FIG. 5 is a flowchart illustrating operation of a memory system to verify data integrity of non-volatile memory during data caching process in accordance with an illustrative embodiment. Operation begins, and the storage system powers on the redundant array of independent disks (RAID) controller (block 502). The storage controller then sends a power on self test (POST) command to the memory system (block 504). Then, the storage controller runs input/output (block 506). The storage controller determines whether a failure is detected (block 508). The storage controller may determine whether a failure is detected, for example, by reading a register via an I2C interface, which is written (posted) by the memory system controller.

If the storage controller does not detect a failure in block 508, the storage controller determines whether an early power off warning (EPOW) is detected (block 510). If the storage controller does not detect an EPOW, operation returns to block 506 to run input/output.

If the storage controller detects a failure in block 508, the storage controller processes the memory failure and notifies an administrator (block 512). Thereafter, operation proceeds to block 510 to determine whether an EPOW is detected. If the storage controller detects an EPOW in block 510, the storage controller processes the EPOW command and halts operation (block 514). Thereafter, operation ends.

Concurrently, after the storage controller sends a POST command to the memory system, the memory system runs internal POST routines (block 516). The memory system controller then determines whether a failure is detected during the POST routines (block 518). If the memory system controller does not detect a failure in block 518, then the memory system controller powers on the non-volatile memory system (block 520). The memory system controller programs the non-volatile memory with patterns and verifies the non-volatile memory (block 522). Then, the memory system controller determines whether a failure is detected (block 524). If the memory system controller does not detect a failure in block 524, the memory system controller performs a bulk erase to the non-volatile memory (block 526) and powers down the non-volatile memory system (block 528).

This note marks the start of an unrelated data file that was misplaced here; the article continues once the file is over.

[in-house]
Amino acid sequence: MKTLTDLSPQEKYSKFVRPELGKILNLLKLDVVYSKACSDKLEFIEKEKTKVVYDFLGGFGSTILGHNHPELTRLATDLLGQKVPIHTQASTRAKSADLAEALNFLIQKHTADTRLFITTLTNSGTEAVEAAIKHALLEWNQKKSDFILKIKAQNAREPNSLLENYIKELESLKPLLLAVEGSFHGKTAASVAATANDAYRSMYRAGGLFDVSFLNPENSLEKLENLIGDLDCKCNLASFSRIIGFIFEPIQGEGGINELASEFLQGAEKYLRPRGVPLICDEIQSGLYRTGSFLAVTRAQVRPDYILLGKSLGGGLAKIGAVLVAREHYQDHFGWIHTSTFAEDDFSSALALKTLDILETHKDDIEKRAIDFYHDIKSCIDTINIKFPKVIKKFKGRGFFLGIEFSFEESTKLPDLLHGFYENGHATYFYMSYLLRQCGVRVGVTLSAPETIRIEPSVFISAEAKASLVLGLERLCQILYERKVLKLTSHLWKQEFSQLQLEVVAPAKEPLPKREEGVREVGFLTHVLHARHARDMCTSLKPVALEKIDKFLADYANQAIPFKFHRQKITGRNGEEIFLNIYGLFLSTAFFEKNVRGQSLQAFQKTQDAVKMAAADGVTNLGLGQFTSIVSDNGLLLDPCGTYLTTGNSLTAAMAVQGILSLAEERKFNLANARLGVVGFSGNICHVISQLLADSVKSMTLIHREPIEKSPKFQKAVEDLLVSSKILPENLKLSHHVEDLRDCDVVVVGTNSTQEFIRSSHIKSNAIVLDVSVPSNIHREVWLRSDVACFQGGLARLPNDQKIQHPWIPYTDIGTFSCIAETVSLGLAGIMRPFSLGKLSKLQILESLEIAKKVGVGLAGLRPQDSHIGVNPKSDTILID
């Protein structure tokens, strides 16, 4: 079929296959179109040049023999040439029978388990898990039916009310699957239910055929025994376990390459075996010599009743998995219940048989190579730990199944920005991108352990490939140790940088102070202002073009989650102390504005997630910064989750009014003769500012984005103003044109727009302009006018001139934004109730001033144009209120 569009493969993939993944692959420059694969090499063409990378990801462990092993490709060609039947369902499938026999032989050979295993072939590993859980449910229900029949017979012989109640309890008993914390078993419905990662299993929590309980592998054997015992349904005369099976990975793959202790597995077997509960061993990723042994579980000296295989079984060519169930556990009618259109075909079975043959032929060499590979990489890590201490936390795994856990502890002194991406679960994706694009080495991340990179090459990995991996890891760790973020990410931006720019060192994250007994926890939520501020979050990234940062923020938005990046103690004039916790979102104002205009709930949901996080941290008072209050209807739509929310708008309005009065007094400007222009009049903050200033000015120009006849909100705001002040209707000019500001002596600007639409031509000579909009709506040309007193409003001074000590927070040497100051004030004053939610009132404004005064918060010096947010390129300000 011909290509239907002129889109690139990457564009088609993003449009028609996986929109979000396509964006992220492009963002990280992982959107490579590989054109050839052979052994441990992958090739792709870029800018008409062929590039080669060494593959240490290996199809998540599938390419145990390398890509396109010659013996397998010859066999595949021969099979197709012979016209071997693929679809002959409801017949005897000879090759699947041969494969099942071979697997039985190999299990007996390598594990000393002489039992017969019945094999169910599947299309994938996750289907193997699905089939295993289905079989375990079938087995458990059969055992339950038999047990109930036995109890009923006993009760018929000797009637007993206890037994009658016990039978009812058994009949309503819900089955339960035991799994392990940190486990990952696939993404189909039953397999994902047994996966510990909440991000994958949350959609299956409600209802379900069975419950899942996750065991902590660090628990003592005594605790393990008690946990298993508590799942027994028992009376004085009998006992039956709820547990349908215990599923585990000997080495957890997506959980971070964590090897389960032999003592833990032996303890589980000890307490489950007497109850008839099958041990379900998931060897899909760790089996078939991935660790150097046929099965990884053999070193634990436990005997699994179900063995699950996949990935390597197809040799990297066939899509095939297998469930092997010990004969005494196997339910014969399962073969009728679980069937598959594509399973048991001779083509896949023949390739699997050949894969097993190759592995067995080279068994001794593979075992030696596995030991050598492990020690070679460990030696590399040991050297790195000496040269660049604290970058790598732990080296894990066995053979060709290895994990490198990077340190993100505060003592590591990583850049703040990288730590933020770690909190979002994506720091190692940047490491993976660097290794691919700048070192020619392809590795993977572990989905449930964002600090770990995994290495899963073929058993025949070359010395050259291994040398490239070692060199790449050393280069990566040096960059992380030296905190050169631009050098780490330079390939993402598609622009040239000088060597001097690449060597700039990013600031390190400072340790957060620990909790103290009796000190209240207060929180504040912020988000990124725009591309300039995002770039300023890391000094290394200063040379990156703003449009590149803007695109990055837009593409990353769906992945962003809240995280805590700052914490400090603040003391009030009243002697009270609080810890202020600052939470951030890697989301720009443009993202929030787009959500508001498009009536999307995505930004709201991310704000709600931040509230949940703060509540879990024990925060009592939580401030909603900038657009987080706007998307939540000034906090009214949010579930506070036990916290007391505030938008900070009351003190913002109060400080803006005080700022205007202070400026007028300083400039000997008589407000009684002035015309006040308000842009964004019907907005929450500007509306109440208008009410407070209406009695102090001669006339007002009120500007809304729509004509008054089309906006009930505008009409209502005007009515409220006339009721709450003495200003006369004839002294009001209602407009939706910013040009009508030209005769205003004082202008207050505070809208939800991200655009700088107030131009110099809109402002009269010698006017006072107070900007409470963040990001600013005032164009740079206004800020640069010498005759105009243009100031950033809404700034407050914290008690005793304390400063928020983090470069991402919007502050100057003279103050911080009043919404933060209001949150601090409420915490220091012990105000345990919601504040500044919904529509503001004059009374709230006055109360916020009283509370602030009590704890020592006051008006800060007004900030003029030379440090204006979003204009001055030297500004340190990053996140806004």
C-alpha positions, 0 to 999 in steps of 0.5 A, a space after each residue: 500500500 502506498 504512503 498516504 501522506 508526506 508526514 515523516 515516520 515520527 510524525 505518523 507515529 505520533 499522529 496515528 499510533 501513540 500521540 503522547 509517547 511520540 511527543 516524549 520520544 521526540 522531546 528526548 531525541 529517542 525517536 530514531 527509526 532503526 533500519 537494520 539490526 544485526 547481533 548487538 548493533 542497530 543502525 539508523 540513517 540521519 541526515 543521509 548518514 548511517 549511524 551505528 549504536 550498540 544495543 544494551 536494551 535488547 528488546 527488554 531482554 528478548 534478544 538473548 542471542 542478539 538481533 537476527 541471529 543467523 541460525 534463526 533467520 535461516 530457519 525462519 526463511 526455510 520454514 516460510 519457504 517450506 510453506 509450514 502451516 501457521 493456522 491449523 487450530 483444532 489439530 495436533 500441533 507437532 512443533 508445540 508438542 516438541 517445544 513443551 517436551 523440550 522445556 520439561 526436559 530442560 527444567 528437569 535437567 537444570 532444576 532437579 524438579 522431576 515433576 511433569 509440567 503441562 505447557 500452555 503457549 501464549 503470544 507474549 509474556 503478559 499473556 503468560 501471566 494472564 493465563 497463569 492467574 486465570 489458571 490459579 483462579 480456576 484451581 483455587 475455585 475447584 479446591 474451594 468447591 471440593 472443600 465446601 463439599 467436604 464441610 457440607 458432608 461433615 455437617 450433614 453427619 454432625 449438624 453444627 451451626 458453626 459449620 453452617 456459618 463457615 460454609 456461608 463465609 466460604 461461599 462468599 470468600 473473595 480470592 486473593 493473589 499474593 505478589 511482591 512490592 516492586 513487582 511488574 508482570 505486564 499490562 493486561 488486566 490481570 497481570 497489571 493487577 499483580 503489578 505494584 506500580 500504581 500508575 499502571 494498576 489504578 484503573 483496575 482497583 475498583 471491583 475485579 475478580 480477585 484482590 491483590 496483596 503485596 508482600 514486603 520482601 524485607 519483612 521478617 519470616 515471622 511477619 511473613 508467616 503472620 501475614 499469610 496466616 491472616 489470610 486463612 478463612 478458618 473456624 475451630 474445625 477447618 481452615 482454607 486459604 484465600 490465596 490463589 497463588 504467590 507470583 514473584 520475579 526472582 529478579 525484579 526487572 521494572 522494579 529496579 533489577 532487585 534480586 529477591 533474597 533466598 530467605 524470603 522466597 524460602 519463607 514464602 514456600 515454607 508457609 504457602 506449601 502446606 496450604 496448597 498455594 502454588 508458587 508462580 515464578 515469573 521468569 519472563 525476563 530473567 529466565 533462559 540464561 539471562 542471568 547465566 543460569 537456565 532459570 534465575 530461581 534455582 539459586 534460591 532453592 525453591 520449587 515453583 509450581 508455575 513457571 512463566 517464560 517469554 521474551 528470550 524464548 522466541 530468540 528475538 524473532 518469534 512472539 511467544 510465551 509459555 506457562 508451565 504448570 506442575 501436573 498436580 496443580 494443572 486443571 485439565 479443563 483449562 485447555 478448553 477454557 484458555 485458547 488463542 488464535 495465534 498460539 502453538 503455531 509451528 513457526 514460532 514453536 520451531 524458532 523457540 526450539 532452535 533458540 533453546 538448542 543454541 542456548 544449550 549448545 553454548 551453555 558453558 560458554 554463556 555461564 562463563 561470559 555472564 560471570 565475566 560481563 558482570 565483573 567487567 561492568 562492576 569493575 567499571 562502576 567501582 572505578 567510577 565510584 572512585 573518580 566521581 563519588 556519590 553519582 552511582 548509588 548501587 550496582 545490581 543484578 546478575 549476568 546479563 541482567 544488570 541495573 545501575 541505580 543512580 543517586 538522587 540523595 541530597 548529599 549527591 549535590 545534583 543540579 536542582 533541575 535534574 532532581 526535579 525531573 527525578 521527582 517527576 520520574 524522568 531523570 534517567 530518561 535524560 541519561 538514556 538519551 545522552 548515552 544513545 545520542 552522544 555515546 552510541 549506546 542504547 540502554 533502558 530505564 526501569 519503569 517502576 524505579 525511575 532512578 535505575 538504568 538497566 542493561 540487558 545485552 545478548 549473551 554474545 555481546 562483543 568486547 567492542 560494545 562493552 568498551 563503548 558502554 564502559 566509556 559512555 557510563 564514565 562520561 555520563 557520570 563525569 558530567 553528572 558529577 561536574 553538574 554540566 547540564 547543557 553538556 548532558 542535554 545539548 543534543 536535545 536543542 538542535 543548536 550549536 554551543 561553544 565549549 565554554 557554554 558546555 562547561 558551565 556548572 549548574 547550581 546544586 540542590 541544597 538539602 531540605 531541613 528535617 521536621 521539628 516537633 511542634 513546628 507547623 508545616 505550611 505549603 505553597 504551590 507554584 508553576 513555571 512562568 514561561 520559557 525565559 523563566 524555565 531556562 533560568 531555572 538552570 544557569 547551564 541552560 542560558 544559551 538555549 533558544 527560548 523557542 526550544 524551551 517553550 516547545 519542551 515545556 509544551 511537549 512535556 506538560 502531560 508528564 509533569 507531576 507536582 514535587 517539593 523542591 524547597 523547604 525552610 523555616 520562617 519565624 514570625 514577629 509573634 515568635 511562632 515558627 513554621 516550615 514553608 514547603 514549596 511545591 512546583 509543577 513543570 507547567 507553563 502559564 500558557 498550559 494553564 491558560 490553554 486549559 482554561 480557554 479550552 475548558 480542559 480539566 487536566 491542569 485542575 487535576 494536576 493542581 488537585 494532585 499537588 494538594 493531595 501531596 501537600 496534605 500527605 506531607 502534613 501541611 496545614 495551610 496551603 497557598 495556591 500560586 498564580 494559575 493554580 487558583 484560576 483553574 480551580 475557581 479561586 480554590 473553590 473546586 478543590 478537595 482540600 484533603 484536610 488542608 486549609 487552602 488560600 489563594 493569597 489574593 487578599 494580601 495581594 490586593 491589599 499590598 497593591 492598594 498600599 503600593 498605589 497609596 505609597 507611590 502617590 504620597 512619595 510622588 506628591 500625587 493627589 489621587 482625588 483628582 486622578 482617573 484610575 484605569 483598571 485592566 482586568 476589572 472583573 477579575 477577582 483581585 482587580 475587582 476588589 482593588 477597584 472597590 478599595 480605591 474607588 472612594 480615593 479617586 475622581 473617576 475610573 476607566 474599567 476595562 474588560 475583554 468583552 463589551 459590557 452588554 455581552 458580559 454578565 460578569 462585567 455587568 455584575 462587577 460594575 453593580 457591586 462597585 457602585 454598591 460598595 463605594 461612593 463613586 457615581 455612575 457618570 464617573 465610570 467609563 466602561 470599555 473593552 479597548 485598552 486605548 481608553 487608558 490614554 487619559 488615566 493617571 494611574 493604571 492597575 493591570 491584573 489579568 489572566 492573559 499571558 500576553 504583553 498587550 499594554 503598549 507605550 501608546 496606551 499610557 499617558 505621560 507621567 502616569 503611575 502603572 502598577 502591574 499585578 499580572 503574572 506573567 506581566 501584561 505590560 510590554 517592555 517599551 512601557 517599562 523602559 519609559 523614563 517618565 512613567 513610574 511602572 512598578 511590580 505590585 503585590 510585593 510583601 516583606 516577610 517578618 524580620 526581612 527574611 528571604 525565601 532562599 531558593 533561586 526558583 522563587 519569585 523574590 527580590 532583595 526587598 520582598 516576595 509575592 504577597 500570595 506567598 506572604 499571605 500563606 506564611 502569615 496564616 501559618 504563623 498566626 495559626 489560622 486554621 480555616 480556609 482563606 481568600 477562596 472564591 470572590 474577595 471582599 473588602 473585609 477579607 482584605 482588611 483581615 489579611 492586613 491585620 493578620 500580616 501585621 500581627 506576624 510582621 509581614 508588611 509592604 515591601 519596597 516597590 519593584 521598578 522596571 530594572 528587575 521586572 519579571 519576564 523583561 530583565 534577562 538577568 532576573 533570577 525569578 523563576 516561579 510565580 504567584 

Thereafter, the memory system controller performs background diagnostics (block 530). The memory system controller then determines whether a failure is detected (block 532). If the memory system controller does not detect a failure in block 532, the memory system controller determines whether an EPOW is detected (block 534). If the memory system controller does not detect an EPOW, then operation returns to block 530 to run background diagnostics.

If the memory system controller detects a failure in block 518, block 524, or block 532, the memory system controller posts failure status for the RAID controller to read (block 536). The RAID controller may then detect the failure in block 508. If the memory system controller detects an EPOW in block 534, the memory system controller processes the EPOW command the storage controller halts (block 514). Thereafter, operation ends, and the memory system controller performs data hardening.

FIG. 6 is a flowchart illustrating background verification of the volatile memory system and controller data pathways in accordance with an illustrative embodiment. In order to perform background verification of the key read data process, a method is employed that runs concurrently with the normal cache data access by the storage controller. Because the memory system controller has no knowledge of how or when the storage controller is accessing the cache data, this concurrent method is implemented that avoids any conflicts. Operation begins and the memory system controller snoops accesses to the volatile memory system (block 602). The memory system controller then determines whether the storage controller performs a cache read (block 604). If the storage controller does not perform a cache read, operation returns to block 602 to snoop accesses to the volatile memory system.